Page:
Case 1 - Sex Work Contracts
Published online by Cambridge University Press: 11 February 2021
Mr Bighead, a famous sportsman, agreed with Miss Butterfly, a known sex worker, that he would pay her €10,000 for her services. After the contract was performed, Mr Bighead declared that he is not going to pay her anything. Can Miss Butterfly recover the amount promised to her?
Miss Butterfly can recover the agreed amount.
Sex work is not generally an illegal activity under Austrian criminal and administrative laws; the same applies to operating a brothel. Certain public law regulations constitute a legal framework for these activities by, for example, requiring sex workers to register with a public authority, to undergo regular medical checks, or by prohibiting sex work at certain places (such as housing areas).
The central rule for assessing the validity of a contract between a sex worker and her or his client for the performance of sexual services is the second alternative mentioned in Art. 879(1) Civil Code (CC), according to which “a contract infringing a statutory prohibition or good morals is void”. The reference to “good morals” was introduced in 1916 by one of the major amendments to the 1811 Civil Code, which reformed large parts of the Austrian law of obligations under the influence of the newly adopted German Civil Code. Regarding Art. 879(1) CC, however, no change as to substance was intended. The purpose was to cover contracts which are not explicitly forbidden by a specific statutory provision, but violate basic value judgements inherent in the Code, by way of a short-term general clause.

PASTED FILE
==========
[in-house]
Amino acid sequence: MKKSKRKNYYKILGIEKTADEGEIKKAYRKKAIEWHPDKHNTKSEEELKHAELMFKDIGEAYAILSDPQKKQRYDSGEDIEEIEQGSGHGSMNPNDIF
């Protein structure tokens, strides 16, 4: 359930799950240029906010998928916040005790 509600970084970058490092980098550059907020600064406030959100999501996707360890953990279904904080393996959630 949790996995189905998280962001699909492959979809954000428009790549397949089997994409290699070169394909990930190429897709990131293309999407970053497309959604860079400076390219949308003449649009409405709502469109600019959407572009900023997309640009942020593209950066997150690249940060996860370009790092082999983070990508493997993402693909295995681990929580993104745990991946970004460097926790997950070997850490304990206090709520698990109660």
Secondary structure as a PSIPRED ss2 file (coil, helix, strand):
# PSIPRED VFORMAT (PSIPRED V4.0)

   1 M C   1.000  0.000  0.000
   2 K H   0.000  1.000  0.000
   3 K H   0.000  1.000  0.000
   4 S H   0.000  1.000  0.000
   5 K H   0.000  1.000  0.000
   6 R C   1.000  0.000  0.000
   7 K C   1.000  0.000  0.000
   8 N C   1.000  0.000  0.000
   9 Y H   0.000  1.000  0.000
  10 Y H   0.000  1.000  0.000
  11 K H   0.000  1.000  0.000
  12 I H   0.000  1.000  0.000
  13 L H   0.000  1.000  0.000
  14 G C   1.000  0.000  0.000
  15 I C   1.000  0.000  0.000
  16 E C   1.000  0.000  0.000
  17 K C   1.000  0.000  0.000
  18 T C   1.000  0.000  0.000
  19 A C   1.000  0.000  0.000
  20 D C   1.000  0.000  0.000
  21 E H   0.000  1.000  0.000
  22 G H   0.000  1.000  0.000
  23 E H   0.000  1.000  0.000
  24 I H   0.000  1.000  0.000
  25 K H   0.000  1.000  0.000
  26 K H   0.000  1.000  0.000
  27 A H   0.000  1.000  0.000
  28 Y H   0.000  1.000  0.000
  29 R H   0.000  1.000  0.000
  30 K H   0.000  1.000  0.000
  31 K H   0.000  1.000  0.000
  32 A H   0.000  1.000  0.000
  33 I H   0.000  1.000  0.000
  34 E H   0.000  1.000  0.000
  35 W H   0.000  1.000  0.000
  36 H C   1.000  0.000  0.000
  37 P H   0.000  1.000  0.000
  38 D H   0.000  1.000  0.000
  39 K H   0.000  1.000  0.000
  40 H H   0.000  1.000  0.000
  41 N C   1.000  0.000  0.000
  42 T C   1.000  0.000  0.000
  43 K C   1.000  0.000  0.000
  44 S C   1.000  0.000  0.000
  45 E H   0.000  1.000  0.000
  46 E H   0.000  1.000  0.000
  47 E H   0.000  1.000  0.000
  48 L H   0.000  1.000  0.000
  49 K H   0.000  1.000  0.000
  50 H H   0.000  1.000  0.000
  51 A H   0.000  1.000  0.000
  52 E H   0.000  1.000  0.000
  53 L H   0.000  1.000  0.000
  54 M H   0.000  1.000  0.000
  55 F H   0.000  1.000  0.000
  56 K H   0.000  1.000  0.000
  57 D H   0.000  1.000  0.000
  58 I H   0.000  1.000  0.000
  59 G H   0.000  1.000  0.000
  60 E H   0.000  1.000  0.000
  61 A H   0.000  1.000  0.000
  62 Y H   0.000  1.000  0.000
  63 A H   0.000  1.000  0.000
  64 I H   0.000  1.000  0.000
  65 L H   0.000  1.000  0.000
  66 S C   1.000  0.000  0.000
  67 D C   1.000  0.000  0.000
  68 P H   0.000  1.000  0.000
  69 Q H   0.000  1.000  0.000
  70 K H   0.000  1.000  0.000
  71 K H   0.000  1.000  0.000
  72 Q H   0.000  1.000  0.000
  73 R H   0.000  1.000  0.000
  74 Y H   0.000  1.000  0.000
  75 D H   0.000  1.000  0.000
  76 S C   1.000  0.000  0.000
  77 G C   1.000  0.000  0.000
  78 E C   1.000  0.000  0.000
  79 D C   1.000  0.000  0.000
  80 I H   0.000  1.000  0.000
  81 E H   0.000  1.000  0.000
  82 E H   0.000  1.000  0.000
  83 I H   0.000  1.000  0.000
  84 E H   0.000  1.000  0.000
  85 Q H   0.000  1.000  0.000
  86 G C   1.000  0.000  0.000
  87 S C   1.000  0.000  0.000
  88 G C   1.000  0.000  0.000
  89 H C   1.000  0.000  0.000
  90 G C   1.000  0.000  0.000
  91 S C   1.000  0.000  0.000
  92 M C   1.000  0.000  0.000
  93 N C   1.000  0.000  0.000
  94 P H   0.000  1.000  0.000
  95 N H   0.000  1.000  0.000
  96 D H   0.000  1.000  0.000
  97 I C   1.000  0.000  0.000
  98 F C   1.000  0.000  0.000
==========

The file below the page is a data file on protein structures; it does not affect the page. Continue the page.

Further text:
Today, courts and academics basically agree that the concept of “good morals” embodies rights which are not explicitly recognised by statutory provisions but ensue from the totality of legally protected interests, for which the value judgements and fundamental principles of the (Austrian) legal system are determinative. “Good morals” can thus be equated with “unwritten law”. According to the predominant view, moralities (in the sense of non-legal conceptions) are only relevant to the extent they are reflected in the legal system. The main test usually applied is a weighing of interests (see section 1.3 below). Some authors tend to emphasise extra-legal morality values somewhat more strongly.
- Immoral Contracts in Europe , pp. 37 - 126Publisher: IntersentiaPrint publication year: 2020